Invisible Britain, Sleaford Mods and disability activism

Invisible Britain is a documentary film currently being screened around the UK, that follows the Nottingham R&B Punk band Sleaford Mods ‘on a tour of the UK in the run up to the 2015 General Election, visiting the neglected, broken down and boarded up parts of the country that many would prefer to ignore’. And for once disabled people are up close, personal and present in film documentary – not as objects of curiosity – but as activists responding to austerity.

Invisible Britain is 'Part band doc, part look at the state of the nation', the documentary features individuals and communities attempting to find hope among the ruins, against a blistering soundtrack by Sleaford Mods'. For those who don't know them, Sleaford Mods are a fantastic politicised band whose music has been keenly taken up by fans of all ages. Glib depictions of the band include John-Copper-Clarke-meets-The-Streets and The-Digital-Sex-Pistols. But they are much more than this. Their music is joyful, funny, angry and political, all in equal measure.

Invisible Britainintersperses band footage with stats and stories of the impact of the cuts on working class communities the length and breadth of Britain. This makes for harrowing viewing as we are reminded about the very real impacts of the Bedroom Tax and moves from Incapacity Benefit to Employment and Support Allowance. The extreme stress caused by these two changes to welfare has been blamed for a number of high profile suicides on the part of disabled people.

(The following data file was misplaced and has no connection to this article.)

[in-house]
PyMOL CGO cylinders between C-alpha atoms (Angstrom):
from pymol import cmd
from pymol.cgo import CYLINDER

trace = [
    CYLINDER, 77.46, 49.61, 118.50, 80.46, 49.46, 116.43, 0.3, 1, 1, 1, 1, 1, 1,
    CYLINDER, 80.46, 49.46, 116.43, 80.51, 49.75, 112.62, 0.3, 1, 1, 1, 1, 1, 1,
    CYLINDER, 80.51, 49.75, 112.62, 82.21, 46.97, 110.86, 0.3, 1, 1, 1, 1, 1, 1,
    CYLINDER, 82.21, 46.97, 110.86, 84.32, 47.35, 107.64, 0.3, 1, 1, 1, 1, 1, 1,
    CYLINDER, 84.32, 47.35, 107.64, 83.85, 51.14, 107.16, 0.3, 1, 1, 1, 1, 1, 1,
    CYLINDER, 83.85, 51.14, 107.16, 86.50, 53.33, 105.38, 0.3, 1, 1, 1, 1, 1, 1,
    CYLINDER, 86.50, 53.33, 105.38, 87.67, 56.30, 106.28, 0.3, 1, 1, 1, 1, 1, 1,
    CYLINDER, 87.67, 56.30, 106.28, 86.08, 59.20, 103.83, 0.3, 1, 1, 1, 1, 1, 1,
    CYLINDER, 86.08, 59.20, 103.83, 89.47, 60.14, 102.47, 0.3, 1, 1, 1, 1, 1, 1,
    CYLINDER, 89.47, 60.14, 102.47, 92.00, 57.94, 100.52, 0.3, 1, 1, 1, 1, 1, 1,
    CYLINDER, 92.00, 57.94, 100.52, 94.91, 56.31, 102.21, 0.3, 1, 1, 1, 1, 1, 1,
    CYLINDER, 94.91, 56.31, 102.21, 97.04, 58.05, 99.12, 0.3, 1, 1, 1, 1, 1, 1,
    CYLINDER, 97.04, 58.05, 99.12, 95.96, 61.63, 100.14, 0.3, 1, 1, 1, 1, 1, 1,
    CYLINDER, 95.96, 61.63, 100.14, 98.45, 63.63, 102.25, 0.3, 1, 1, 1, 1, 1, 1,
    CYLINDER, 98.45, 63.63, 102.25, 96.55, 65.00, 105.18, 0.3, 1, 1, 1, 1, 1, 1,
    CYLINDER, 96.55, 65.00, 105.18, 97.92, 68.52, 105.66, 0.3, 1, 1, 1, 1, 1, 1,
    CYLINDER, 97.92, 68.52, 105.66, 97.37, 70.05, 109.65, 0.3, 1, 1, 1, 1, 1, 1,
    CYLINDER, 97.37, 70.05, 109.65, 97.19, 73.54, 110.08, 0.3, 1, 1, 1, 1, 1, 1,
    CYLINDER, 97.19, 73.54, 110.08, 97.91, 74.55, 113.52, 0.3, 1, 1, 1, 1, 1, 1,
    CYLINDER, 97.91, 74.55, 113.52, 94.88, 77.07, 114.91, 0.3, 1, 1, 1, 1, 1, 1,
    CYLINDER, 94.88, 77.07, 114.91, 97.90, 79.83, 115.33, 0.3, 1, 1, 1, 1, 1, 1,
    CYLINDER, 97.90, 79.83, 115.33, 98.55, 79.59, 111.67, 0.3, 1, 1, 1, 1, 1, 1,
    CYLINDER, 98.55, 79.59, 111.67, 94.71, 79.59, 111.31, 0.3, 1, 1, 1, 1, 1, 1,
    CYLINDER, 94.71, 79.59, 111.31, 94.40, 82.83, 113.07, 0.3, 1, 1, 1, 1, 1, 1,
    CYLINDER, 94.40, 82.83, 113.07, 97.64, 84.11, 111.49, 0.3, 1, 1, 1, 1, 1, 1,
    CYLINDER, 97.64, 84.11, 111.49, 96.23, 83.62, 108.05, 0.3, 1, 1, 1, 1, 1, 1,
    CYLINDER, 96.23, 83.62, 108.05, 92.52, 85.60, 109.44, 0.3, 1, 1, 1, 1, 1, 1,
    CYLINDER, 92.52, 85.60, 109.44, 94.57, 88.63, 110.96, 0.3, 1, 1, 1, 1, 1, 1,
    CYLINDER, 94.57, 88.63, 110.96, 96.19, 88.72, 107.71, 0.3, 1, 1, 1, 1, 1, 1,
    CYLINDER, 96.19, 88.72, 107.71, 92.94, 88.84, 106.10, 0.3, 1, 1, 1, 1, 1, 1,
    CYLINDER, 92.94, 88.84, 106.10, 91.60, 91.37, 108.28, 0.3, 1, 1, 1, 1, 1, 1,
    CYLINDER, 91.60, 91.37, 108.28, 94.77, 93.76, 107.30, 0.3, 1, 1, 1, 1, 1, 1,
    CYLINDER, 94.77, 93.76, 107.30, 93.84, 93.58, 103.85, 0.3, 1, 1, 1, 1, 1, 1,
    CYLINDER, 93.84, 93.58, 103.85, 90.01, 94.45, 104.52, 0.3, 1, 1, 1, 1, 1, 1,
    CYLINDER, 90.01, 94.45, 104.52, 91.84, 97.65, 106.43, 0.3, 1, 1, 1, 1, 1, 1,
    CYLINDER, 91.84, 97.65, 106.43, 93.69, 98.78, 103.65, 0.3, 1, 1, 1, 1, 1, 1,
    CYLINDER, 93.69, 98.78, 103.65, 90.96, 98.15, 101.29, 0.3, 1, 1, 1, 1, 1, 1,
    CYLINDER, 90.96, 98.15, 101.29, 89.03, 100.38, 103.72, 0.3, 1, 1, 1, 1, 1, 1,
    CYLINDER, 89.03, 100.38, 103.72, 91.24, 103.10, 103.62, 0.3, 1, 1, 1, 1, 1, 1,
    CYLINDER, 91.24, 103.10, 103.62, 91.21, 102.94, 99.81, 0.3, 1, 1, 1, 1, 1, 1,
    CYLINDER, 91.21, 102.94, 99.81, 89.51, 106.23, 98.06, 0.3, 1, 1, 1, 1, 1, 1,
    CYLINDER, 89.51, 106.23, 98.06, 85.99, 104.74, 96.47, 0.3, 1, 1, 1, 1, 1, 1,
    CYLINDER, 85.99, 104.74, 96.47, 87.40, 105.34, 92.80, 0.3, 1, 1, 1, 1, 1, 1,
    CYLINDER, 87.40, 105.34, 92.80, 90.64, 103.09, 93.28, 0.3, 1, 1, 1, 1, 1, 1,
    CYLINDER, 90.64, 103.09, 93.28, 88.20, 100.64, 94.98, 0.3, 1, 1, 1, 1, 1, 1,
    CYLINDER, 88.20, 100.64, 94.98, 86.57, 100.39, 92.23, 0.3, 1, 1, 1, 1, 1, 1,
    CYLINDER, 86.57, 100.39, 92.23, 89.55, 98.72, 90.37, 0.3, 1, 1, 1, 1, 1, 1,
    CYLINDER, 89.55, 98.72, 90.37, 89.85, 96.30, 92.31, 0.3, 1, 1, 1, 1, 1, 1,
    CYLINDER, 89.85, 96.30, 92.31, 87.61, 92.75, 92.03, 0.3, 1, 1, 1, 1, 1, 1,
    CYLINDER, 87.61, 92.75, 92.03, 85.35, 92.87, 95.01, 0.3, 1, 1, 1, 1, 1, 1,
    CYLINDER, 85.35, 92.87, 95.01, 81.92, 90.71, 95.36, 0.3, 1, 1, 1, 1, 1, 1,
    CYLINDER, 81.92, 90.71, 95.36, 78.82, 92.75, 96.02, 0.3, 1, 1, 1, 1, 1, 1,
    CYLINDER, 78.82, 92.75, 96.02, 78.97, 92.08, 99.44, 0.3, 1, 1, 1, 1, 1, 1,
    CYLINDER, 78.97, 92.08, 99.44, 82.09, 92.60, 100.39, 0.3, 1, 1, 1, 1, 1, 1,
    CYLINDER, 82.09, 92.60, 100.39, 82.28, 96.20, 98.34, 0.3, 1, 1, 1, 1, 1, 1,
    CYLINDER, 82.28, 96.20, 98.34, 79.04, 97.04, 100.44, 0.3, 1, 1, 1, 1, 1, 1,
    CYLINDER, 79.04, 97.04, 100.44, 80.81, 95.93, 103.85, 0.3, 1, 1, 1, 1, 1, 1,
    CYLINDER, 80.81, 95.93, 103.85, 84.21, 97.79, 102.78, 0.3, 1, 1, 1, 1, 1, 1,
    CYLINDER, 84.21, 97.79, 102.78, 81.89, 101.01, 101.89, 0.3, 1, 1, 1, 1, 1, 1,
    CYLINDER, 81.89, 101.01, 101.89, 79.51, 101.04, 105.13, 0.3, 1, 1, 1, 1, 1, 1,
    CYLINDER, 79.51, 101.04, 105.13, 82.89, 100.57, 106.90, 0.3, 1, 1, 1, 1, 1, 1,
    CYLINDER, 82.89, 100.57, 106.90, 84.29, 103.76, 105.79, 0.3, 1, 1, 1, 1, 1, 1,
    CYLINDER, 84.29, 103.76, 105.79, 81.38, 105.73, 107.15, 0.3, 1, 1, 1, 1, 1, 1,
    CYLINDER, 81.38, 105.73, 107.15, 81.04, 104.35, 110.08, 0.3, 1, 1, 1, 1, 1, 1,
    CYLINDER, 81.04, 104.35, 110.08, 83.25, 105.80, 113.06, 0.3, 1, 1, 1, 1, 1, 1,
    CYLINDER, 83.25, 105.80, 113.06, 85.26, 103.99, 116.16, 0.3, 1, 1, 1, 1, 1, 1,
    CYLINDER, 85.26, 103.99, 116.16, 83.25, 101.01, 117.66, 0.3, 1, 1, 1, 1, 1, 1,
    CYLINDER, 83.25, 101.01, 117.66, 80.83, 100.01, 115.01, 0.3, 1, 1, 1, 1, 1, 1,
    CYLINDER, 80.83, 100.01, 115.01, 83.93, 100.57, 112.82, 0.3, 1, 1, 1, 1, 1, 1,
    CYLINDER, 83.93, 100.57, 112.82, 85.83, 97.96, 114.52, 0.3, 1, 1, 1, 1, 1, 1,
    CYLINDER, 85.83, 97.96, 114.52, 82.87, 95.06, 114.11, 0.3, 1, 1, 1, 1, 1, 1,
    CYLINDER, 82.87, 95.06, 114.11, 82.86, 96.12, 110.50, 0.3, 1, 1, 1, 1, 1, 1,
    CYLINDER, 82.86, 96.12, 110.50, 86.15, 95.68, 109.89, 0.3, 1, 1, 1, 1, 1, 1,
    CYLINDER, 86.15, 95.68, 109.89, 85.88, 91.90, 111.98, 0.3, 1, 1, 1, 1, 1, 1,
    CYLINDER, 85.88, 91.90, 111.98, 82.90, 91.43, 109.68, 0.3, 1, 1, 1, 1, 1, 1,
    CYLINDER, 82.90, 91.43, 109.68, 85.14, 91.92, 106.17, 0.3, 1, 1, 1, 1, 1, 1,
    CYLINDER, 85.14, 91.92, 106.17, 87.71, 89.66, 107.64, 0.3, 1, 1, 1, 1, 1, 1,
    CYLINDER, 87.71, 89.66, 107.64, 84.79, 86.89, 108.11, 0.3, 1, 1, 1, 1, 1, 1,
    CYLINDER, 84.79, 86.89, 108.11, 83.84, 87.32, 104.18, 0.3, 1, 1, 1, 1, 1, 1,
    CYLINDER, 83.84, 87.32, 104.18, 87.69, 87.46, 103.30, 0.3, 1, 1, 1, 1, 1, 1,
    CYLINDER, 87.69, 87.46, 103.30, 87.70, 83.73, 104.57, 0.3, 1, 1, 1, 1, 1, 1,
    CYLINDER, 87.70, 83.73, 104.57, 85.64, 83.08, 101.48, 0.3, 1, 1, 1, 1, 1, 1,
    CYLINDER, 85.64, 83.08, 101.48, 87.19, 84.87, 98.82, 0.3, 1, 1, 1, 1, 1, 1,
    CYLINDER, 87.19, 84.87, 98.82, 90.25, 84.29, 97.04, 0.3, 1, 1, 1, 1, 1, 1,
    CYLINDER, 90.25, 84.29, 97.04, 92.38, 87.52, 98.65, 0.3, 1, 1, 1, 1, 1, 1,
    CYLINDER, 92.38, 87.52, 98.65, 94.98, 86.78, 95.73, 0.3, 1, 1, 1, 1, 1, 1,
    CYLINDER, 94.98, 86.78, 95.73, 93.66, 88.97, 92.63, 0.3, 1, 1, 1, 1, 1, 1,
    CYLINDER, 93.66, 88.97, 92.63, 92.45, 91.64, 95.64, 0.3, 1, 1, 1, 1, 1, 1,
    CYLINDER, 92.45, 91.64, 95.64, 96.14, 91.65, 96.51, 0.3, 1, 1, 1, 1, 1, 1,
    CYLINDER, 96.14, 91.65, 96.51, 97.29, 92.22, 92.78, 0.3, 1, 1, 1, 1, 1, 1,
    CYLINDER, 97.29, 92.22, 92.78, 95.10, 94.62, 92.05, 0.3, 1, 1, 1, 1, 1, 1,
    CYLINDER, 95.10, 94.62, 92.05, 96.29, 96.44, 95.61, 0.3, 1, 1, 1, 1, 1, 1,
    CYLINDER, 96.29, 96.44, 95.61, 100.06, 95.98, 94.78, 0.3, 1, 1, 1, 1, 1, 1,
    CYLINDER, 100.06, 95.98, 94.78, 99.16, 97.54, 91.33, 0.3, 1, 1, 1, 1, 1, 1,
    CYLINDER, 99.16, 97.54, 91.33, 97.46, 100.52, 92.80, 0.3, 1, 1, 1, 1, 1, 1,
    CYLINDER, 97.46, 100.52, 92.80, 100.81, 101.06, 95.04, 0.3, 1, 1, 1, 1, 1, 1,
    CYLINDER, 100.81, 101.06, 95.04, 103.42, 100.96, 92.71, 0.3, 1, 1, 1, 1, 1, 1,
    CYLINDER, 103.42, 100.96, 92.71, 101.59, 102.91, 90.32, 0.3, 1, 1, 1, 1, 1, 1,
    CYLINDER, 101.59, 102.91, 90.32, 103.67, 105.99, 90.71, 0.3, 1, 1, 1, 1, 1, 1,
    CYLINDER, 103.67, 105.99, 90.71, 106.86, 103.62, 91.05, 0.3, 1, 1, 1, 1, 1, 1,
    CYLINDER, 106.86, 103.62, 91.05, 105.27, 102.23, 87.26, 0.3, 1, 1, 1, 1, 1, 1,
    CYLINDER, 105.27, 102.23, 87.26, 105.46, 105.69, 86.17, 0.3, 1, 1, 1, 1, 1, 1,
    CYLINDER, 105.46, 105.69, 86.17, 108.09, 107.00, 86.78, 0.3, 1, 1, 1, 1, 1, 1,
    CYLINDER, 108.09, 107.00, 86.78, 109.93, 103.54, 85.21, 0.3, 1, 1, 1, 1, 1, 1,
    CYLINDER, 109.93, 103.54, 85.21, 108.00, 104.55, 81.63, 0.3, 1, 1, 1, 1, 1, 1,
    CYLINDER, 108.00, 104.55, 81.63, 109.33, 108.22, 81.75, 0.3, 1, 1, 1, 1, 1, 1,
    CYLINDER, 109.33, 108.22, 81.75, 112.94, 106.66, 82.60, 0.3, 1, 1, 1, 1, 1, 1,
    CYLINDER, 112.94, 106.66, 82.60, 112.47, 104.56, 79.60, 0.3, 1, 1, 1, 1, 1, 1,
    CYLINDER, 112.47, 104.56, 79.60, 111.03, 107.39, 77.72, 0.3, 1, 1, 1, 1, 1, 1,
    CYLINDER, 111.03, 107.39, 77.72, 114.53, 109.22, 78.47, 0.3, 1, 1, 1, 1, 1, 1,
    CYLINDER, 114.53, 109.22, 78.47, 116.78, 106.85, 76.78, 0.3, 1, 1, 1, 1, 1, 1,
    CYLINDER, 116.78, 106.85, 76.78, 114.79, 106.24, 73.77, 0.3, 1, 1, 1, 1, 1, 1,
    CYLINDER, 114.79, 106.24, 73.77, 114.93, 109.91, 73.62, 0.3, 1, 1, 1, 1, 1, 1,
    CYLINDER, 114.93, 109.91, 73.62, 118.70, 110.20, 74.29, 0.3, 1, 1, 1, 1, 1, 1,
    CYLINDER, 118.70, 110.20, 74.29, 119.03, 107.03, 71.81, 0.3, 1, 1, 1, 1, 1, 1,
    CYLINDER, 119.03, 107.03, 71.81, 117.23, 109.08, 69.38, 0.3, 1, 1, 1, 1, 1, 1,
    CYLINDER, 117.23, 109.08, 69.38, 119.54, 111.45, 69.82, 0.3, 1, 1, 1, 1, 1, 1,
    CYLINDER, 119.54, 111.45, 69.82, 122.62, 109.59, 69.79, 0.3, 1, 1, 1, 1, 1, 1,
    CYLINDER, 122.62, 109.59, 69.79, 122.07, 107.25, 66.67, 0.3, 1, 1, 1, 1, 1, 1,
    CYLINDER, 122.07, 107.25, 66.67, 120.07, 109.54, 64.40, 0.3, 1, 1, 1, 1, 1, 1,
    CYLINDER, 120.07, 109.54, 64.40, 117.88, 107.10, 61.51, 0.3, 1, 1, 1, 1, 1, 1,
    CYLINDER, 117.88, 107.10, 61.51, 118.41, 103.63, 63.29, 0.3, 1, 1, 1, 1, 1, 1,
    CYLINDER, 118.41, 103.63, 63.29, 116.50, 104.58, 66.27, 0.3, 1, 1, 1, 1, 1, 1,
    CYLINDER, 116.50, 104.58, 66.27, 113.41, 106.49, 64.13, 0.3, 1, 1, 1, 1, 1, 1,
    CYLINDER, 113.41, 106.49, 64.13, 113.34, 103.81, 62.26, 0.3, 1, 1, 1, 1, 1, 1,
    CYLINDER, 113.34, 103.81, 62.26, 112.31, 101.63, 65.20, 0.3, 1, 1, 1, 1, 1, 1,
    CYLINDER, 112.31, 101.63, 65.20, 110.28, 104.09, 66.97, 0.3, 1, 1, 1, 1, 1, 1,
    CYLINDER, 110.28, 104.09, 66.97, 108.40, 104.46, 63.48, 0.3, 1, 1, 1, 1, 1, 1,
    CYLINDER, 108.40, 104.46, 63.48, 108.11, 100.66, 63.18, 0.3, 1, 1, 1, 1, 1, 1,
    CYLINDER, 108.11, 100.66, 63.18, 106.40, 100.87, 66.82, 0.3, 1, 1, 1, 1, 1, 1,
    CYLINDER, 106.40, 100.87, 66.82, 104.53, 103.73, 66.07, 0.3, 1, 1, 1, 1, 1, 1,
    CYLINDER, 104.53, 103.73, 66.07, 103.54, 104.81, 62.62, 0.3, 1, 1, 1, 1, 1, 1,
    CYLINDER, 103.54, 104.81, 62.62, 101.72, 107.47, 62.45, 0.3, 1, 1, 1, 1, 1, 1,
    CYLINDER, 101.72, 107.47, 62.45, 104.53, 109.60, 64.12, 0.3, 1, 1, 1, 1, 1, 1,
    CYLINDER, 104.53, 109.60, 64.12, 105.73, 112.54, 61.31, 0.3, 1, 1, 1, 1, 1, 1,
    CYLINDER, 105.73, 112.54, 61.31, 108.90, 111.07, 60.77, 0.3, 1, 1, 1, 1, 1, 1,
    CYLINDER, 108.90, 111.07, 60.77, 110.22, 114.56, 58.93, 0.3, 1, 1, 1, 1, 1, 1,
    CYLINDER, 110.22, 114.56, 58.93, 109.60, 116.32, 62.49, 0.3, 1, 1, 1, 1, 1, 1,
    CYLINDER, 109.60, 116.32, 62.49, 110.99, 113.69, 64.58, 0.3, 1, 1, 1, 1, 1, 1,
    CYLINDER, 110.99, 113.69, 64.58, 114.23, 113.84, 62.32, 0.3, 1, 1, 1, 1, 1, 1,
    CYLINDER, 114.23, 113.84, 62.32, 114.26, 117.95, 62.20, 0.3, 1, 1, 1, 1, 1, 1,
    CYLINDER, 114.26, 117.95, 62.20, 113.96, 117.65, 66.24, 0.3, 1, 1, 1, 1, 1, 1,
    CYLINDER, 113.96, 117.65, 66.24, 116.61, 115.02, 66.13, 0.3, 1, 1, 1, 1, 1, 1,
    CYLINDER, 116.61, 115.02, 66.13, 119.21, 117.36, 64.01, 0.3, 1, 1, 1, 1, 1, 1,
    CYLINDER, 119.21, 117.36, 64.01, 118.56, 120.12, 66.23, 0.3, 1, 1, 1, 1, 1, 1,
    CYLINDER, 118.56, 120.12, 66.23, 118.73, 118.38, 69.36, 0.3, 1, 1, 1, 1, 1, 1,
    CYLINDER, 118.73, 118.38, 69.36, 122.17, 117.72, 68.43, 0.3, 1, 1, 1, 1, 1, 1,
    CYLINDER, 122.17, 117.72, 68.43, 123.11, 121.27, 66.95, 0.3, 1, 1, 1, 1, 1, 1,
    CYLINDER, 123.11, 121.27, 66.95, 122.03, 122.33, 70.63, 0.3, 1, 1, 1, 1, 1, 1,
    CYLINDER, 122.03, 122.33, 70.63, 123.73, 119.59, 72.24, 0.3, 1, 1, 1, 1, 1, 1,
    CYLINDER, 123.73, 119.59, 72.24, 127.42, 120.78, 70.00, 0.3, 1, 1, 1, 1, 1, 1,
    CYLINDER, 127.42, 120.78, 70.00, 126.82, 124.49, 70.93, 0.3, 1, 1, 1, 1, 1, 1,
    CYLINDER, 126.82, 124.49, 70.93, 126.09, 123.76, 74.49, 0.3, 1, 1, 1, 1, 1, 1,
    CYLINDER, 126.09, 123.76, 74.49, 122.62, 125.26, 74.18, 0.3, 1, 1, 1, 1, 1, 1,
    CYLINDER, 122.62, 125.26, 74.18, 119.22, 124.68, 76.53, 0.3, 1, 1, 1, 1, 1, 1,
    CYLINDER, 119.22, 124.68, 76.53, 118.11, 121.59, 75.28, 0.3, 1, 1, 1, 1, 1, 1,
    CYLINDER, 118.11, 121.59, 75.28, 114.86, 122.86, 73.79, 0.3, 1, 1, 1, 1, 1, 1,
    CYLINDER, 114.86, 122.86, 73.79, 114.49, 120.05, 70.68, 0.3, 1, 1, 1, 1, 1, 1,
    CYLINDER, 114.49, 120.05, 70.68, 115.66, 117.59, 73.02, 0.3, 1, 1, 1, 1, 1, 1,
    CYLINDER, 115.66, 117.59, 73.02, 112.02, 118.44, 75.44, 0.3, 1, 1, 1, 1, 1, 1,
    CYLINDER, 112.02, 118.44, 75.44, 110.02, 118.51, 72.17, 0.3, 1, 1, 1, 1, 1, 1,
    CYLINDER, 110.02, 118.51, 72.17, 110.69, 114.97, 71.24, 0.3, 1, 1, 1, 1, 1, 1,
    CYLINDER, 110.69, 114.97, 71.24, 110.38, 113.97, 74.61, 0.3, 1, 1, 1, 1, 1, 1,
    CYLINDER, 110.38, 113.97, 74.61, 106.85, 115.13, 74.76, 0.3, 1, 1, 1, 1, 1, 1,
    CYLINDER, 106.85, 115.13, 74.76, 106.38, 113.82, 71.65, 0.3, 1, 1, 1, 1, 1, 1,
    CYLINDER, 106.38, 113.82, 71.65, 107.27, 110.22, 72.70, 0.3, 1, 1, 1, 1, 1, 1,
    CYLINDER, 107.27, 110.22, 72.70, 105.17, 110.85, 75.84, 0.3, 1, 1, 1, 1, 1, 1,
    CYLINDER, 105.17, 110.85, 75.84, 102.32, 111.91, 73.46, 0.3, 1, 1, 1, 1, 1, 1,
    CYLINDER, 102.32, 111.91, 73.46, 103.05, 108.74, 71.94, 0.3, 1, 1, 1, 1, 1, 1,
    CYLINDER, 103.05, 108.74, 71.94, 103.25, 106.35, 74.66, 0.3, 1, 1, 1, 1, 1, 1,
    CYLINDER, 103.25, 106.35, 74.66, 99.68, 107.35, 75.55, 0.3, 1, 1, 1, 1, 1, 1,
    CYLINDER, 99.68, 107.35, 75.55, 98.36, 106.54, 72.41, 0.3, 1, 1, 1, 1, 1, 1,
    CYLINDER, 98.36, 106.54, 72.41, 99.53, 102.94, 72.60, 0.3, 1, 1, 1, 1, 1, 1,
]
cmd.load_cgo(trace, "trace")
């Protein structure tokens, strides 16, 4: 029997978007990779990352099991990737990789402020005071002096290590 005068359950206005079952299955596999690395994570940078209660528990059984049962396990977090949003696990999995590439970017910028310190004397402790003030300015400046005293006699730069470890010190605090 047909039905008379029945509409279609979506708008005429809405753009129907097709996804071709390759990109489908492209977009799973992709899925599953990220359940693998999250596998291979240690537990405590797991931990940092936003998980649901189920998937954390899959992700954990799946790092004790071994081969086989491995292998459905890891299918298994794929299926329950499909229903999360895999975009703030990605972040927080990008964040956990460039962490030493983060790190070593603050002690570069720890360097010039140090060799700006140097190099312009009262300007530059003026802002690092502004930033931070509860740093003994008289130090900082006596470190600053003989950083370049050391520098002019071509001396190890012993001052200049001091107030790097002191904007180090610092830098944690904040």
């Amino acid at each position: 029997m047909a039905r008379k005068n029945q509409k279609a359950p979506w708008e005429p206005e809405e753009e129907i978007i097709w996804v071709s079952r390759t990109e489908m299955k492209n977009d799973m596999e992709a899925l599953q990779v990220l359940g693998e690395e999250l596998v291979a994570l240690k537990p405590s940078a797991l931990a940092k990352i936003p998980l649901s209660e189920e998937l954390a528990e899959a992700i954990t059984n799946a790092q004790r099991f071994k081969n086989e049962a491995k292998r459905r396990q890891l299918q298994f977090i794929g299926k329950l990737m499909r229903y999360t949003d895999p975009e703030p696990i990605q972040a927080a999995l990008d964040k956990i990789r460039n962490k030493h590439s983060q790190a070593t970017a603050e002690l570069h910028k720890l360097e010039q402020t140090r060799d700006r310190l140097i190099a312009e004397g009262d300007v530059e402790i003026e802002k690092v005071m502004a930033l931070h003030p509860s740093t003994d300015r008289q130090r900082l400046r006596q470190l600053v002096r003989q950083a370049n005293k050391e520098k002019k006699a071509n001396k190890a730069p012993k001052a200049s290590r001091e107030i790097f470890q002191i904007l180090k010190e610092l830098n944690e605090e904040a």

But Invisible Britain also gives us grounds for optimism: not least through the representation of disabled activists, set against the visceral soundtracks of Sleaford Mods, as these activists use the film to articulate their views against austerity. Space is given in the film to the input of Disabled People Against the Cuts whose pioneering work ensures that the lives of disabled people are widely acknowledged by the media.